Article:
What the complaining bride is really saying is she just doesn't think wedding photography is worth $3,000.  In the same way, if you went to a car dealership and complained about the price of the model you wanted to buy, you wouldn't get a lecture from the salesman about how much it cost to build the car, ship the car, insure the car while it's on the lot, cover his commission, etc.  He's try to sell you on the "value" of the car - the smoothness and quietness of the ride, the collision safety, the reliability, maybe even the status associated with the driving that model.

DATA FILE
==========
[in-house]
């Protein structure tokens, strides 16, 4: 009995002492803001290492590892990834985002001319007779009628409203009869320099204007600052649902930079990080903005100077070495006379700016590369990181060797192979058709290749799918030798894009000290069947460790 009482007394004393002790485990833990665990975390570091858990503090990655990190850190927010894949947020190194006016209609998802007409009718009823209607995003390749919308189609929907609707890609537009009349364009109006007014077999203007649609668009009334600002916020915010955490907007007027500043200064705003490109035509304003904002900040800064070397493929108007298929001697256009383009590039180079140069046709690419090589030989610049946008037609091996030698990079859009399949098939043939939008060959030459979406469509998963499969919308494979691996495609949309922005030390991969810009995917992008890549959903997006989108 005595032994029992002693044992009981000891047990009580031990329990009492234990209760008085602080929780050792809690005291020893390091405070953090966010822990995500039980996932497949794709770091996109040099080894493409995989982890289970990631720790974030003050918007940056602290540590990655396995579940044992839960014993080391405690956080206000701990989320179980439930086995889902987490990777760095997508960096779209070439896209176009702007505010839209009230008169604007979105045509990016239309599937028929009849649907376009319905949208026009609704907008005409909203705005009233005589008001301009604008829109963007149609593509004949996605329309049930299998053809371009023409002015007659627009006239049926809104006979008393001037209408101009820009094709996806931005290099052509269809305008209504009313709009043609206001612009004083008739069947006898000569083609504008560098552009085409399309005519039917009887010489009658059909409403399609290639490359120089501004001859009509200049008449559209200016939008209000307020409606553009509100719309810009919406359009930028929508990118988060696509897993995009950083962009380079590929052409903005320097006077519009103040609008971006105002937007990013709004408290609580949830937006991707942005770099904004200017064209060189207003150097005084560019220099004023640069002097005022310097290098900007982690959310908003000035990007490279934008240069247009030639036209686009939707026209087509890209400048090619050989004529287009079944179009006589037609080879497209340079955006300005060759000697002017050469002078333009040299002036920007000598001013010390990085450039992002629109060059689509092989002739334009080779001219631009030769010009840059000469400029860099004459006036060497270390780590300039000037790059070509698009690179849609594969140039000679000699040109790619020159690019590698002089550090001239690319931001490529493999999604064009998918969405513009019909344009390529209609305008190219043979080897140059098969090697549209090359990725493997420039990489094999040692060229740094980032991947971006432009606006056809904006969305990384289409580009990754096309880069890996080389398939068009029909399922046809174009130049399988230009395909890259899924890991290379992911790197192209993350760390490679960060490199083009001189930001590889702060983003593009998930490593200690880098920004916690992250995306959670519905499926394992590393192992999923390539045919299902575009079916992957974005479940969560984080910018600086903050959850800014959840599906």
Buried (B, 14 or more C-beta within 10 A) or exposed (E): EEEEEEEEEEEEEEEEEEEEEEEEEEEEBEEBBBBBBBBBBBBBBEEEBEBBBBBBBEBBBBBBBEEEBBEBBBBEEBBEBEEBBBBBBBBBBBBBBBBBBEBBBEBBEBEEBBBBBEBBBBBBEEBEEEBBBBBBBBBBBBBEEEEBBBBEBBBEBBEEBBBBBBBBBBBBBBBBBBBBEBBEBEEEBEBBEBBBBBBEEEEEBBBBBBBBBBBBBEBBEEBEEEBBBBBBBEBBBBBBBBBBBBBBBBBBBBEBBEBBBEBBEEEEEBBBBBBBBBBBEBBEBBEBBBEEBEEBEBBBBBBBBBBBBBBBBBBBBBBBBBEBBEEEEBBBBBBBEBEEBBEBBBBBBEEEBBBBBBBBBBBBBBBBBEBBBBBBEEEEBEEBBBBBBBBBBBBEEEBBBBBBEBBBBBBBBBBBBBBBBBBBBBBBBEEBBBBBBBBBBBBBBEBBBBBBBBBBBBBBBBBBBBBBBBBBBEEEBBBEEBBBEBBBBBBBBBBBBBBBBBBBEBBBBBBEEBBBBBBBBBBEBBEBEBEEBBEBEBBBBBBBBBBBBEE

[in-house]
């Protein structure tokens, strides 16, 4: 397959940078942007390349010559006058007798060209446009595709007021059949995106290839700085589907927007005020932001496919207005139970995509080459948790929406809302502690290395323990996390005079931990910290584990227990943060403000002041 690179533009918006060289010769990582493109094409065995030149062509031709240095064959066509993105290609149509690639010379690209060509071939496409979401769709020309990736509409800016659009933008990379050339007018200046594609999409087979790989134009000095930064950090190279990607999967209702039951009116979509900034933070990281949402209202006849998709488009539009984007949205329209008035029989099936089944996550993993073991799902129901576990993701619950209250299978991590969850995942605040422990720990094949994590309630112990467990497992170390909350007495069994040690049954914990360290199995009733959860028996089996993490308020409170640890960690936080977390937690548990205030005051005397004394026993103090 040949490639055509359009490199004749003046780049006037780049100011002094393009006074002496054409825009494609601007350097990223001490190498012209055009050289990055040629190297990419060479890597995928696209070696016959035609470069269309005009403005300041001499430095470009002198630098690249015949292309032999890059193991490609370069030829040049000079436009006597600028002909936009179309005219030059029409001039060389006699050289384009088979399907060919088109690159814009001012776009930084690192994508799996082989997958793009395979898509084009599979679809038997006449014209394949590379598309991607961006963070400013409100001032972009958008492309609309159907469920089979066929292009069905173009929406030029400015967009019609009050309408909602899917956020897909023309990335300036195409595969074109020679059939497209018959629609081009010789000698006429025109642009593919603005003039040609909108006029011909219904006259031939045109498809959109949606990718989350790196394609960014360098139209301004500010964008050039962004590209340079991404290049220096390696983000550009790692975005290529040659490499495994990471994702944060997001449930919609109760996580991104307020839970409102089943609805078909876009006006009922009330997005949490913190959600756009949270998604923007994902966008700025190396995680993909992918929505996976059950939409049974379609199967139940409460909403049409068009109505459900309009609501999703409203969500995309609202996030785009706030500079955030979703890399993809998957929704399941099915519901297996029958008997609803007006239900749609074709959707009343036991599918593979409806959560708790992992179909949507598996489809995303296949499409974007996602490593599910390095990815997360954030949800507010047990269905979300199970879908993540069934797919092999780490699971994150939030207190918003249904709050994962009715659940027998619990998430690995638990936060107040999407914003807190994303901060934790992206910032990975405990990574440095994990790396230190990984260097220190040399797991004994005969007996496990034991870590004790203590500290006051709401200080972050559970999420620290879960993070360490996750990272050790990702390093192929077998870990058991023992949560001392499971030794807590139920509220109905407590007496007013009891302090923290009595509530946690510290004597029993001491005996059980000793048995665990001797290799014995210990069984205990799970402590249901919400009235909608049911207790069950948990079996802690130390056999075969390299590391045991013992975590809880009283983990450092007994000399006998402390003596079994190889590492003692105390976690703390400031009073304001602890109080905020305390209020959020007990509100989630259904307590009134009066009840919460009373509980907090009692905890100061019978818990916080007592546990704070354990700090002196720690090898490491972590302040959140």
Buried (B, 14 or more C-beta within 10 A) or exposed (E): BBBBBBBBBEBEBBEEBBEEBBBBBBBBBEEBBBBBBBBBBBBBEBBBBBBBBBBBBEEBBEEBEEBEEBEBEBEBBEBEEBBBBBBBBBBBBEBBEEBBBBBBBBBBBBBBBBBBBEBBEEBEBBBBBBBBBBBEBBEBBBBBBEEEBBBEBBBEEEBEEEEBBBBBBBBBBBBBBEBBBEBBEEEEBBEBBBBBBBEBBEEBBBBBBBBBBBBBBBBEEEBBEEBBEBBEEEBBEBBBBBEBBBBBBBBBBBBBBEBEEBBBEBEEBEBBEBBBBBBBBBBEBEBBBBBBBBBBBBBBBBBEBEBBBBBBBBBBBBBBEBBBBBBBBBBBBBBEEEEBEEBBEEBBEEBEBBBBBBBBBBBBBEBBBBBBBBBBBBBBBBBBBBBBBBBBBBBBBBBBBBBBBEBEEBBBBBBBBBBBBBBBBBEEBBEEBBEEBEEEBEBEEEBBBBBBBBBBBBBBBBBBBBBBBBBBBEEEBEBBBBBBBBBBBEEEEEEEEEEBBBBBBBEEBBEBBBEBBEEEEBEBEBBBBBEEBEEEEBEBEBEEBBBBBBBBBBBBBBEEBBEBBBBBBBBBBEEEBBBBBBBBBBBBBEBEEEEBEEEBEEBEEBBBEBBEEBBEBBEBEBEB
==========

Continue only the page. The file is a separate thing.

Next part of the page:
At which point, one of two things will happen.  If he sells you on those values and you have the money, you'll buy the car.  But if he doesn't sell you on those values, you won't buy it, even if you have the money. Because you don't think those values are worth the price.  At which point he'll steer you over the corner of the lot with the clown cars on it.

If a prospective customer balks or complains about your prices, you have one of three choices:
1) Successfully sell them on the value of your product
2) Lower your price to match their value expectations
3) Redirect them somewhere else where they can buy at a price that matches their value expectations